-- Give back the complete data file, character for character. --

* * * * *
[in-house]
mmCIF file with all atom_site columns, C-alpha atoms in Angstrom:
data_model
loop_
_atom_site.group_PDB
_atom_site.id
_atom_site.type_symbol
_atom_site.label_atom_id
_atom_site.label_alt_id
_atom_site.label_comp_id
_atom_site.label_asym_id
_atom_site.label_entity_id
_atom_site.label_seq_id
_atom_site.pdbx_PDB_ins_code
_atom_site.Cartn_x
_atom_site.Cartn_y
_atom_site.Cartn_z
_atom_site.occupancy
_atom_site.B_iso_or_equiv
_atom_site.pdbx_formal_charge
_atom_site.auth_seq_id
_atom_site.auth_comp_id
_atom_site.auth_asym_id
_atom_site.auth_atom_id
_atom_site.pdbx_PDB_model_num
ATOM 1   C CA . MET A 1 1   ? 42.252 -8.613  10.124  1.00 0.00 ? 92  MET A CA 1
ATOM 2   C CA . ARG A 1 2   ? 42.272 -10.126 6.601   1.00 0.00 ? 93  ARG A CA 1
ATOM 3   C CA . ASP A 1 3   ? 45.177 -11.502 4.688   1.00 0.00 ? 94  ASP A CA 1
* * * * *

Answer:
[in-house]
mmCIF file with all atom_site columns, C-alpha atoms in Angstrom:
data_model
loop_
_atom_site.group_PDB
_atom_site.id
_atom_site.type_symbol
_atom_site.label_atom_id
_atom_site.label_alt_id
_atom_site.label_comp_id
_atom_site.label_asym_id
_atom_site.label_entity_id
_atom_site.label_seq_id
_atom_site.pdbx_PDB_ins_code
_atom_site.Cartn_x
_atom_site.Cartn_y
_atom_site.Cartn_z
_atom_site.occupancy
_atom_site.B_iso_or_equiv
_atom_site.pdbx_formal_charge
_atom_site.auth_seq_id
_atom_site.auth_comp_id
_atom_site.auth_asym_id
_atom_site.auth_atom_id
_atom_site.pdbx_PDB_model_num
ATOM 1   C CA . MET A 1 1   ? 42.252 -8.613  10.124  1.00 0.00 ? 92  MET A CA 1
ATOM 2   C CA . ARG A 1 2   ? 42.272 -10.126 6.601   1.00 0.00 ? 93  ARG A CA 1
ATOM 3   C CA . ASP A 1 3   ? 45.177 -11.502 4.688   1.00 0.00 ? 94  ASP A CA 1